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Diversity in education

a group of students sitting at a table revising

Today our blog looks at further coverage on our early years workforce announcement, as well as a new Universities UK report on BAME attainment.

Early Years Workforce

Last week, the Children and Families Minister Nadhim Zahawi announced a £30,000 grant to support the project run by the Fatherhood Institute to get more men into early years education.

Following this, Dad Blog UK has today published a Q&A with David Wright of Paint Pots nurseries in Southampton. In his answers, David speaks about the importance of children having a diversity of role models, and men having the courage to challenge stereotypes.

David Wright said:

I have been working with the Department for Education for the last three years to try and raise the issue more widely and for it to become a policy item. I chaired a Task and Finish group of experts and we produced a report for the Government. The recent announcement of funding for the Fatherhood Institute to produce resources and organise a national conference in London this September, is the outcome of this work. I see it as a positive step forward.

FQ Magazine has also run a piece on the announcement and the importance of increasing the visibility of men in early years settings.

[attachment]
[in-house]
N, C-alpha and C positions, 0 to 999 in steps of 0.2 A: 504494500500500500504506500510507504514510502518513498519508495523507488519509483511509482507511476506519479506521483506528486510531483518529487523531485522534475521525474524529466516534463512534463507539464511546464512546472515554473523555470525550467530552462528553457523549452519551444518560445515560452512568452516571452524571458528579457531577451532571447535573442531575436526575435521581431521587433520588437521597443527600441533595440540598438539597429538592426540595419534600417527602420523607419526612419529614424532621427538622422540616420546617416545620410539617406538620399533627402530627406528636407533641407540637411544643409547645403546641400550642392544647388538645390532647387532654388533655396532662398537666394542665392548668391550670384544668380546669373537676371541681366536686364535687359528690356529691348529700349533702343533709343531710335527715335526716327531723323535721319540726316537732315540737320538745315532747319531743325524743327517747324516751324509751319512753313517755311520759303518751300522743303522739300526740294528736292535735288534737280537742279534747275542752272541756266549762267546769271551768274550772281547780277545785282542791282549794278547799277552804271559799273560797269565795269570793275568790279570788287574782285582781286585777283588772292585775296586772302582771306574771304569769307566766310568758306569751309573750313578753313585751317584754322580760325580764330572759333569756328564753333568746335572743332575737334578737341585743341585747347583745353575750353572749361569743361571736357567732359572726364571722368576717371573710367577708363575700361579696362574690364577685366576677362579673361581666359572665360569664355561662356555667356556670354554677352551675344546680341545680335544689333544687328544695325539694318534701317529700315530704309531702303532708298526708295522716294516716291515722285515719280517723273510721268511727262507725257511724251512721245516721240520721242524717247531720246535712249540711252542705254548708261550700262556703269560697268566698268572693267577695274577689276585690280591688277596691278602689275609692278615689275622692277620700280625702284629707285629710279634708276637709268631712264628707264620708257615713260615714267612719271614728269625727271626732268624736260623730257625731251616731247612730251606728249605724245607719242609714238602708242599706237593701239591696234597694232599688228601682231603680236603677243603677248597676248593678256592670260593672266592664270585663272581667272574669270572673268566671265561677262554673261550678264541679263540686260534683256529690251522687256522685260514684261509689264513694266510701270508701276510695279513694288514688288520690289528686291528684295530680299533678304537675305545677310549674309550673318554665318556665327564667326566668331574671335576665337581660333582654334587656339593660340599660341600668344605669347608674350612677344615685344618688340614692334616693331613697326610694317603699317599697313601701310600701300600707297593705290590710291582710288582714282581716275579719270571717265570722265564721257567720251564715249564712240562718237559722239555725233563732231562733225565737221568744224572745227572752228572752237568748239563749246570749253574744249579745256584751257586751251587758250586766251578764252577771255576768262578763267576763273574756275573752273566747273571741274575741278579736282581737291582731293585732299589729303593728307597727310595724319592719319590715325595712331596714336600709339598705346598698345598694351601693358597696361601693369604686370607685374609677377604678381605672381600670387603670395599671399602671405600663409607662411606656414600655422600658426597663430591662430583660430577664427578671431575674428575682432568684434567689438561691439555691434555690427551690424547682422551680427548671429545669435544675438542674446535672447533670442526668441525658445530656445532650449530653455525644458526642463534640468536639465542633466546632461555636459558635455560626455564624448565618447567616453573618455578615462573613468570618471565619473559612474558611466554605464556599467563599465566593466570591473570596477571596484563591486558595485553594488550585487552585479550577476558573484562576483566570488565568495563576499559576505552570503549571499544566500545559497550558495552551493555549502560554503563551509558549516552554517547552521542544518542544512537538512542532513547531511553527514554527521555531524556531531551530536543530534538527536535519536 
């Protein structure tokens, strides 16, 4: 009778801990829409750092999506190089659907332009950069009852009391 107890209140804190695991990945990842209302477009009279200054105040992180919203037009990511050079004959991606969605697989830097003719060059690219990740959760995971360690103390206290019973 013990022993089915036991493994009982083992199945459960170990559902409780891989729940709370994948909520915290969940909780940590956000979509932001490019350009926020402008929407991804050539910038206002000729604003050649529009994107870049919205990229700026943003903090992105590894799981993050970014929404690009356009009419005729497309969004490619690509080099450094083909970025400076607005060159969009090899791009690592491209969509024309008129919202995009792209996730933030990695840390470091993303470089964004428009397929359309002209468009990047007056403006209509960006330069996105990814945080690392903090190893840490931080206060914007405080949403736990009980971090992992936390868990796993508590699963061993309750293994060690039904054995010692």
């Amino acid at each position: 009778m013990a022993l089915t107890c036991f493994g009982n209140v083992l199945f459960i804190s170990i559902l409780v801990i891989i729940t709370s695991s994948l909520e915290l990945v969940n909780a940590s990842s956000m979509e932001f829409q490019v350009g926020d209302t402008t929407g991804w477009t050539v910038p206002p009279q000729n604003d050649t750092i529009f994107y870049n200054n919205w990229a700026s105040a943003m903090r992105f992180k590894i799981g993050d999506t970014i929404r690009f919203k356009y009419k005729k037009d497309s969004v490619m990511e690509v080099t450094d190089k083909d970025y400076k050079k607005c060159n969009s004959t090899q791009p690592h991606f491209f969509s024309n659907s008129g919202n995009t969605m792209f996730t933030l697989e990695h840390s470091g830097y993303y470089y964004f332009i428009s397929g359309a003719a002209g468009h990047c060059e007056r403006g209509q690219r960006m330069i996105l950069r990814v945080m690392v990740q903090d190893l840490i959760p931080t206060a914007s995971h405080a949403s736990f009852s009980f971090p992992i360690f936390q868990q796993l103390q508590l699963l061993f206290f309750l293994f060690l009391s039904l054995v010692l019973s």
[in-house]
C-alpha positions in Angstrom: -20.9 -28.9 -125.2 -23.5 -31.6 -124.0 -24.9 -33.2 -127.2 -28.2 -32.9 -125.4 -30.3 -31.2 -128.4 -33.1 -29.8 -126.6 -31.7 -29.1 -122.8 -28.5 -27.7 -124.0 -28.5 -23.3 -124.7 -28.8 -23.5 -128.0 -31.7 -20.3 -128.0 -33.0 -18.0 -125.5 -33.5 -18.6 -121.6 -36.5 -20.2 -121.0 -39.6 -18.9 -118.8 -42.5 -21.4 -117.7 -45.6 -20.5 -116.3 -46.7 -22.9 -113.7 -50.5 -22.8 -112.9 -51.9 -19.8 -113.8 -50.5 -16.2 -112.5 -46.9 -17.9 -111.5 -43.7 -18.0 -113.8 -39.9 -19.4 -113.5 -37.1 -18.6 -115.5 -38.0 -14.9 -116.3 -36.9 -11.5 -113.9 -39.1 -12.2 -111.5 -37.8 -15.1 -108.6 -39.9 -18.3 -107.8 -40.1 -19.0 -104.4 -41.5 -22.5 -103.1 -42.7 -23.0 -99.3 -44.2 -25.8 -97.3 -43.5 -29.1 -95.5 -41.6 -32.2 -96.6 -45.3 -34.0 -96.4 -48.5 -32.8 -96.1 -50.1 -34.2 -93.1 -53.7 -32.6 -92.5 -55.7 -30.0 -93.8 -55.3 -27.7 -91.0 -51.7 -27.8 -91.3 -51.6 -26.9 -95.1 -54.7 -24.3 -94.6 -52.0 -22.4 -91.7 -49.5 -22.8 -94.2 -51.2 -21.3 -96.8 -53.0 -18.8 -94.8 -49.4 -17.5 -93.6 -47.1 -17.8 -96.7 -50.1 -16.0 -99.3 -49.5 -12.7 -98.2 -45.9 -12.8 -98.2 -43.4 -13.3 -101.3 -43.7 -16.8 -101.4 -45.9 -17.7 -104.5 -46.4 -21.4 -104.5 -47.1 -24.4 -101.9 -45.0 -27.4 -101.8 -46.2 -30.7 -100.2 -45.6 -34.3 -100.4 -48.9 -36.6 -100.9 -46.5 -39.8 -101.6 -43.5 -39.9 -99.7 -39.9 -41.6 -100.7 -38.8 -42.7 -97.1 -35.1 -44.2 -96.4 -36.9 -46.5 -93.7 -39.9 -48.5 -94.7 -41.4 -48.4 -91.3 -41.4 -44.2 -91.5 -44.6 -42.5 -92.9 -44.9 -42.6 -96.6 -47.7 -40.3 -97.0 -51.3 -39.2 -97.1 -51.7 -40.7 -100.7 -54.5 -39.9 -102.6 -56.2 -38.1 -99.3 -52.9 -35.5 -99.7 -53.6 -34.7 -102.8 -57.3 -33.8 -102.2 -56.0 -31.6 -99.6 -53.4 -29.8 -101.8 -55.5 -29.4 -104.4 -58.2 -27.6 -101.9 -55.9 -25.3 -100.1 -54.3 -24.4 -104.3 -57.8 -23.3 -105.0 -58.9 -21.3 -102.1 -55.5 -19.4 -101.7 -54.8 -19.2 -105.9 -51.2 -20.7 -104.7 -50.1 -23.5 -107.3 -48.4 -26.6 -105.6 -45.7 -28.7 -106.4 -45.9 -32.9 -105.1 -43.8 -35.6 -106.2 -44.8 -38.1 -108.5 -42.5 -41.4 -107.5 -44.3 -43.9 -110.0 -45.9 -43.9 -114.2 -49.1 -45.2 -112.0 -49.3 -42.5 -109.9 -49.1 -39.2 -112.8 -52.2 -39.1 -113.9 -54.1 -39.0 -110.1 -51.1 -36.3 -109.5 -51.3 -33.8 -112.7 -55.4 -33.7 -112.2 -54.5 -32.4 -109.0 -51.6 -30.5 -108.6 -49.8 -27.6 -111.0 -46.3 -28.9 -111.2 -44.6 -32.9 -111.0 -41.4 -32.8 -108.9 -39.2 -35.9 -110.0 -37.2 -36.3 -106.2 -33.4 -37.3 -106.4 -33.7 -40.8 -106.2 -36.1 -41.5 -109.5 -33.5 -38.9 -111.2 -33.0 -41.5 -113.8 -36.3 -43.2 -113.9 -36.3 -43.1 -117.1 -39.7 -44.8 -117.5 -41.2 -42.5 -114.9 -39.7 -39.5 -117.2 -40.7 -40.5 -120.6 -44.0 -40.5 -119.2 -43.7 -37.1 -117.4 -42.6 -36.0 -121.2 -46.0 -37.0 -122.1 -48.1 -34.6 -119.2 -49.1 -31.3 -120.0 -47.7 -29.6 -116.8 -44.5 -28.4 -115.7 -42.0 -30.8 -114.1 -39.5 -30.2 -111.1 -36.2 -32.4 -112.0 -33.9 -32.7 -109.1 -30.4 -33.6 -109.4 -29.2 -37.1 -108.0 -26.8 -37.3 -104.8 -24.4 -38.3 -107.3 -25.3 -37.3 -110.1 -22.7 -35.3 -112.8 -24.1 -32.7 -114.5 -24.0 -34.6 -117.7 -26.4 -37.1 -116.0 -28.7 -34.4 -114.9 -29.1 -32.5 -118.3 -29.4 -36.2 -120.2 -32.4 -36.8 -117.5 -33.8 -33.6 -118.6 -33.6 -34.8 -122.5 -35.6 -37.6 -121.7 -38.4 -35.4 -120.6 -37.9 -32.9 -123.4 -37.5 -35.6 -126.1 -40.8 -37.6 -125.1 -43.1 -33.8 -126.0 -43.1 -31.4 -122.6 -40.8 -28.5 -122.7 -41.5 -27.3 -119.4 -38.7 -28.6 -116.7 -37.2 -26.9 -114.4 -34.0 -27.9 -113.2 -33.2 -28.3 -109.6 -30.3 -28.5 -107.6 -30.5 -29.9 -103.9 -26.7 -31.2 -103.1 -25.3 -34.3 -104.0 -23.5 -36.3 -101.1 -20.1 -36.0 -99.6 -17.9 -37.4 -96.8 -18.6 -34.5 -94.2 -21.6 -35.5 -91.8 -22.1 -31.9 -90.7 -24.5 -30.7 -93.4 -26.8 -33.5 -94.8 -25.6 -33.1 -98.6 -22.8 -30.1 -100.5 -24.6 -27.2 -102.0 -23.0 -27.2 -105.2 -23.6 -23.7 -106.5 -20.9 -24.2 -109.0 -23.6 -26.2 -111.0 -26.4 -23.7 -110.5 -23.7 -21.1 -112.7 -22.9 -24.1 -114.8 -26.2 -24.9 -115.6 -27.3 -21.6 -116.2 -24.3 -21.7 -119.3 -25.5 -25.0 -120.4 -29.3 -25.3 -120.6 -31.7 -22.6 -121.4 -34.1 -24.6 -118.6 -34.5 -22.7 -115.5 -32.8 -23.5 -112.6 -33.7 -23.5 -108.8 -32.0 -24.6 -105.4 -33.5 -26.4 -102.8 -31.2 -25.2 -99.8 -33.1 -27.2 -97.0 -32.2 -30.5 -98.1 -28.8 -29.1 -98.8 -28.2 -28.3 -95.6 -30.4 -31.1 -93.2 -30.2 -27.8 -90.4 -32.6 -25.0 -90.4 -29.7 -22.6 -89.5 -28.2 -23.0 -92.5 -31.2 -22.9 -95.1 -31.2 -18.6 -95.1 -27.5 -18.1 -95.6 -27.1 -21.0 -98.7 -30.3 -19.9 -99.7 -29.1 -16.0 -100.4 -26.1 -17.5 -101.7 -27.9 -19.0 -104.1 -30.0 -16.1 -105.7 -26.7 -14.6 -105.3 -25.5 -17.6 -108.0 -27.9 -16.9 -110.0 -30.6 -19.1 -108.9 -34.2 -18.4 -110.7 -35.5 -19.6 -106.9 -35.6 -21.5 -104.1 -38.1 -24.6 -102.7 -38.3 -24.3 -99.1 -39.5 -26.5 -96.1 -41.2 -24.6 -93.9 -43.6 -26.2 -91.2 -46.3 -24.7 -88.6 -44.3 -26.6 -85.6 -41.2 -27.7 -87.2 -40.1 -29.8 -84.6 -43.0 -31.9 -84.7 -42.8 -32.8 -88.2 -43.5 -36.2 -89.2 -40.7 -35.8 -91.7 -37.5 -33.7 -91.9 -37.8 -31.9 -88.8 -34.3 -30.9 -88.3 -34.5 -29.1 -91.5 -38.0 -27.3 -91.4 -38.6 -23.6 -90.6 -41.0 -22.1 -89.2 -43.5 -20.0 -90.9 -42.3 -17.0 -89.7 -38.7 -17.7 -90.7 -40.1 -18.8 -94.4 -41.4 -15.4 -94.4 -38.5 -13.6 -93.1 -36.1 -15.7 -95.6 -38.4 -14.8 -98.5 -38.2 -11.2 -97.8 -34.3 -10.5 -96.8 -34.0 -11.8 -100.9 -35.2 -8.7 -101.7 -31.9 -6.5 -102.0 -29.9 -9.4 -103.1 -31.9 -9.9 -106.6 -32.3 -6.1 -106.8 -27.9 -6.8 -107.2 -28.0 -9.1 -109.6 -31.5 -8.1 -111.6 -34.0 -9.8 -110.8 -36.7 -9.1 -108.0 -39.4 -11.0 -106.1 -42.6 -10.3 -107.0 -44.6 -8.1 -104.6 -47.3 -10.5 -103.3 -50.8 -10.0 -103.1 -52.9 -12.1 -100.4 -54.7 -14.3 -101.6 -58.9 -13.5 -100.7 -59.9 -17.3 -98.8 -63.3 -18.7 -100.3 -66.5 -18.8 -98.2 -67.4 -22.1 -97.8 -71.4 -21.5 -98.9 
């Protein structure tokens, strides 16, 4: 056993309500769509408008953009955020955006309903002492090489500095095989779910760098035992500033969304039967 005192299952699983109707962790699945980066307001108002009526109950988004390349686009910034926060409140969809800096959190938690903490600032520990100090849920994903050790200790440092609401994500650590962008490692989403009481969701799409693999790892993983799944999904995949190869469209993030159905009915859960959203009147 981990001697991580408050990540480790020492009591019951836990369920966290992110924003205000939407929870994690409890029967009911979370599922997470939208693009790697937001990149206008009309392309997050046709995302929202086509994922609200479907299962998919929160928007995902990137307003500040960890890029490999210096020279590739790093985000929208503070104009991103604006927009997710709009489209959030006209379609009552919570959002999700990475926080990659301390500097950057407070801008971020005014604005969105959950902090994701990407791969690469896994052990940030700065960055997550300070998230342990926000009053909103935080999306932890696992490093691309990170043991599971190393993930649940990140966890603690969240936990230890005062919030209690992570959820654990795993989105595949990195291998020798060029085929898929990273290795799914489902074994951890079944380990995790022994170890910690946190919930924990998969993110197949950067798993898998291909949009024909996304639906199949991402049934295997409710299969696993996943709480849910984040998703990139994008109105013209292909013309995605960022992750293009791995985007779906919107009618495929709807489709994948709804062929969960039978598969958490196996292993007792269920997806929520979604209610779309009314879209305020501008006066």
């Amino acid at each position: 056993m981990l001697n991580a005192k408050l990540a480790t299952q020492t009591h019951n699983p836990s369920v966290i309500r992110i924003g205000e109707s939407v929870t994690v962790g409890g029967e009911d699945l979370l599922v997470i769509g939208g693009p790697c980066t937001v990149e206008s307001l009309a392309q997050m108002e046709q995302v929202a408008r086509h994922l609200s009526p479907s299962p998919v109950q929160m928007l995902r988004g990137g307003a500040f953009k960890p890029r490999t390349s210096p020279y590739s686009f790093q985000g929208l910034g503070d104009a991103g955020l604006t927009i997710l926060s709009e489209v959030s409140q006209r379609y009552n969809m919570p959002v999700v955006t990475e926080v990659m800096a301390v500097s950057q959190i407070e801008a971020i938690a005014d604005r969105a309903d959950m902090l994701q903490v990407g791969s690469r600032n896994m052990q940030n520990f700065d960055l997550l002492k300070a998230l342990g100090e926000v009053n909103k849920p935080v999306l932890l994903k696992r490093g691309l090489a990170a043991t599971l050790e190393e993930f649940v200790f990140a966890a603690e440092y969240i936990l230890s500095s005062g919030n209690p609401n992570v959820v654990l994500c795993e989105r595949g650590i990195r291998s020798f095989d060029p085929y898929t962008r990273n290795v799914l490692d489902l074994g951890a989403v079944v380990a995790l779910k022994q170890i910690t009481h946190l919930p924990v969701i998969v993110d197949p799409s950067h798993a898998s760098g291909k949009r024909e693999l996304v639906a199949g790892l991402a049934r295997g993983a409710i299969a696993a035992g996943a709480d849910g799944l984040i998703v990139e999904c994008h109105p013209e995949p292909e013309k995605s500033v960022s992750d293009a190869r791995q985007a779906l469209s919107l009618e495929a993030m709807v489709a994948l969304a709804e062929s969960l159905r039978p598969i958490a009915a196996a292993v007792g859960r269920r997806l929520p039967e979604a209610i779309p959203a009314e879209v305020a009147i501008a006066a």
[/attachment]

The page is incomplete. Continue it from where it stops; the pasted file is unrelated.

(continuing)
BAME Attainment

Today, Thursday 2 May, Universities UK and the National Union of Students (NUS) published a report on black, Asian and minority ethnic (BAME) student attainment. This was covered by the Times and BBC Online.

The report makes a number of recommendations for universities to improve BAME student outcomes, based on the key finding that 81% of white graduates received a first or 2:1 in 2017, compared to 68% of BAME graduates.

Education Secretary Damian Hinds said:

We have introduced reforms to make sure that higher education is open to everyone who has the talent and potential – and there is a record rate of disadvantaged 18-year-olds going to university, but whilst we have made huge strides on access we now need to make sure that students are successfully participating in and completing their studies.

Through the new regulator we are asking every university to draw up an access and participation plan for 2020-21 and I expect every institution to ask themselves what they can do to drive forward progress in improving both access and successful participation for students from disadvantaged and underrepresented backgrounds.

Alongside this work from the sector, the government is also working to tackle the large gaps that still remain through the Race Disparity Unit, which is working to improve outcomes for ethnic minority students in higher education, including by making better information available and gathering evidence on what works to improve access and attainment for ethnic minority students.

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